Gamble v. State, supra at 327 (5).
As to the male prospective juror, the victim's widow could not recall the exact reason why she had recommended that the State exercise a peremptory strike. Since the trial had been held 18 months prior to the hearing on remand, she testified that she might "have to see [the prospective juror again] to actually remember what it was at that particular moment." The prospective juror "may have looked familiar for some reason. . . ." "It could have been that [she] may have seen him in [her] job or . . . something similar, but it had nothing to do with the fact that he was black." Although this explanation was less positive and less explicit than that given by the widow as her reason for wanting to strike the female prospective juror, the rationale appears to be the same. With respect to both prospective jurors, the widow was concerned that because she had some contact with a juror which was business related, the prospective juror might be prejudiced against her and, therefore, against the State's case. While the widow's concern may have been the result of her "mistake," "ignorance," or "idiosyncrasy," it was certainly racially-neutral.
Although this explanation may be characterized as "relatively weak," it does not necessarily follow that the trial court erred in finding that it was otherwise sufficient.
The explanation offered for striking each black [prospective] juror must be evaluated in light of the explanations offered for the [State's] other peremptory strikes . . . . The persuasiveness of a proffered explanation may be magnified or diminished by the persuasiveness of companion explanations. . . . A court charged with the duty of determining whether the prosecutor has rebutted a prima facie case may be less troubled by one relatively weak explanation for striking a black [prospective] juror when all the remaining explanations are persuasive than where several of the prosecutor's proffered justifications are questionable.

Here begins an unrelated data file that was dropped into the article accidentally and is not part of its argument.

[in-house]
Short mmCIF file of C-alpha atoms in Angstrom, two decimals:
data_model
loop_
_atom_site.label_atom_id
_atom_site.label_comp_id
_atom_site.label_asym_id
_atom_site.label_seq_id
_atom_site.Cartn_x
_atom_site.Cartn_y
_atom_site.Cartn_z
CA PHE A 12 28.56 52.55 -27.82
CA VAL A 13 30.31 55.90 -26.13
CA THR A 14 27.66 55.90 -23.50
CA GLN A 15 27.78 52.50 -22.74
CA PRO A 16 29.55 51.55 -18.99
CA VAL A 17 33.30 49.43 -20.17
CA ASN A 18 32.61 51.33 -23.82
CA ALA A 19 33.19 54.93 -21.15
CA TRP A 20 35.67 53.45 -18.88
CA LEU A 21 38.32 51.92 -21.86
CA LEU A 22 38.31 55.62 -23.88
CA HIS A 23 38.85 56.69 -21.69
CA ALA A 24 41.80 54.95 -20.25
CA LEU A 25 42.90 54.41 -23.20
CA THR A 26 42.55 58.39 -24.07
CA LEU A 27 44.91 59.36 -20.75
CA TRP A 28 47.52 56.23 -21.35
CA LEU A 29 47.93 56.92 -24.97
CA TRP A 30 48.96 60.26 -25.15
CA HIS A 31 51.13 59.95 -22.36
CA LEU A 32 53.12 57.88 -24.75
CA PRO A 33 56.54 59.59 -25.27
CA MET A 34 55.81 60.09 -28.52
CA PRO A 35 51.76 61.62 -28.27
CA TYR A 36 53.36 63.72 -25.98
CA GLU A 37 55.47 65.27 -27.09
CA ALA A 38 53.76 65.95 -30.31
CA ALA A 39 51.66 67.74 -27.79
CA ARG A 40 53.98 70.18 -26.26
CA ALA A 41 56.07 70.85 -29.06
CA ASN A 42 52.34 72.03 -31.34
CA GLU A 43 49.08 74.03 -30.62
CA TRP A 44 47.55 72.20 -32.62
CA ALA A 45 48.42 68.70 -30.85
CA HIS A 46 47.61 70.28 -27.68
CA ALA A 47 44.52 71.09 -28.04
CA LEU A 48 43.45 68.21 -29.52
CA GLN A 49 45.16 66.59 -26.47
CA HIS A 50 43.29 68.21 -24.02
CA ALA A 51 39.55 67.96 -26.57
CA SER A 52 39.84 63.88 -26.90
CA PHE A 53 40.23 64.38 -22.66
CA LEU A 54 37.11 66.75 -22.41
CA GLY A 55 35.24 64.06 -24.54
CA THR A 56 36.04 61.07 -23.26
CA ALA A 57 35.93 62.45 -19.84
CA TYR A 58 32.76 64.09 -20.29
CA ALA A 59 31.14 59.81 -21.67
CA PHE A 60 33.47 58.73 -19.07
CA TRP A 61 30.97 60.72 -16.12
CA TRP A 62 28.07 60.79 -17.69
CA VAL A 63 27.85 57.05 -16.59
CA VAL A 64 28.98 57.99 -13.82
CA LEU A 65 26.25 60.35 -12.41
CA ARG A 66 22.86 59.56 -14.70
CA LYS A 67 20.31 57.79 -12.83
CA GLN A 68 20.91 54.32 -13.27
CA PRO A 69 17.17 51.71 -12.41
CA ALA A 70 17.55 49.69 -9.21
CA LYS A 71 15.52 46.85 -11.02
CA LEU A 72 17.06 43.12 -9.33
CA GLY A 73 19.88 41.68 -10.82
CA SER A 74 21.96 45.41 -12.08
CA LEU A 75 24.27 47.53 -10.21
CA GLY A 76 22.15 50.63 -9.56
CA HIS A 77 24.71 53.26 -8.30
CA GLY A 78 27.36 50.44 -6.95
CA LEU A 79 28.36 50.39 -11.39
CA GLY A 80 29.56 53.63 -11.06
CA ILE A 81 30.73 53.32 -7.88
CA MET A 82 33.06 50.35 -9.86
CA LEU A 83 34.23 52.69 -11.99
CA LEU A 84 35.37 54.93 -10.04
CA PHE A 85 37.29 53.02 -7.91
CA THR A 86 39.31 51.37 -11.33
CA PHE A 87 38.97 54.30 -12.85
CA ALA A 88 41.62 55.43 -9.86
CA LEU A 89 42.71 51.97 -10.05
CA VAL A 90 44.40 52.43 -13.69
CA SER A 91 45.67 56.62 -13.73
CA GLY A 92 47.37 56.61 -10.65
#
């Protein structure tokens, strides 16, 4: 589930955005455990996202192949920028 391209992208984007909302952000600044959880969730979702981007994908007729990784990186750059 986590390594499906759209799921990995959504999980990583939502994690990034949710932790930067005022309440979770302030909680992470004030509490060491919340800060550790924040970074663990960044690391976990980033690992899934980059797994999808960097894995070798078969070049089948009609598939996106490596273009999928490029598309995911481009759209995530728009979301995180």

Gamble v. State, supra at 327 (5). See also Hill v. State, supra at 42 (9). Considering the persuasiveness of the non-racial explanations for the exercise of all of the other peremptory strikes,
we hold that, notwithstanding the relatively "weak explanation" given for striking this particular juror, it was sufficient and that the trial court did not err in concluding that, as to all black prospective jurors eliminated by peremptory strikes, the State rebutted appellant's prima facie Batson showing.
Bess v. State, 187 Ga. App. 185, 187 (1) (369 SE2d 784) (1988).
SEARS-COLLINS, Justice, dissenting.
The majority concludes that the victim's widow's explanation for striking the male prospective juror was weak but sufficient. However, it seems clear to me that the widow offered no explanation within the meaning of Batson v. Kentucky, 476 U. S. 79 (106 SC 1712, 90 LE2d 69) (1986).
Batson requires the prosecutor's explanations to be "clear and reasonably specific." Id. at 98, fn. 20. Moreover, the prosecutor may not "rebut the defendant's case by denying that he had a discriminatory motive." Id. at 98. Here, the widow's statement that the strike "had nothing to do with the fact that he was black" is merely the denial of a discriminatory motive and may not be used to rebut the prima facie case. The widow also stated that the juror "may have looked familiar for some reason" and that "[i]t could have been that [she] may have seen him in [her] job or . . . something similar." Considering these comments in light of the widow's statement that she needed to see the juror to actually know why she struck him, it is clear that the widow did not really remember why she had recommended that the juror be stricken; she was merely casting about for possible reasons as to why she wanted the juror stricken, but could articulate no actual reason. In sum, the widow's statements do not amount to even a weak explanation for the strike. They are not "clear and reasonably specific" and, therefore, do not constitute an explanation at all under Batson.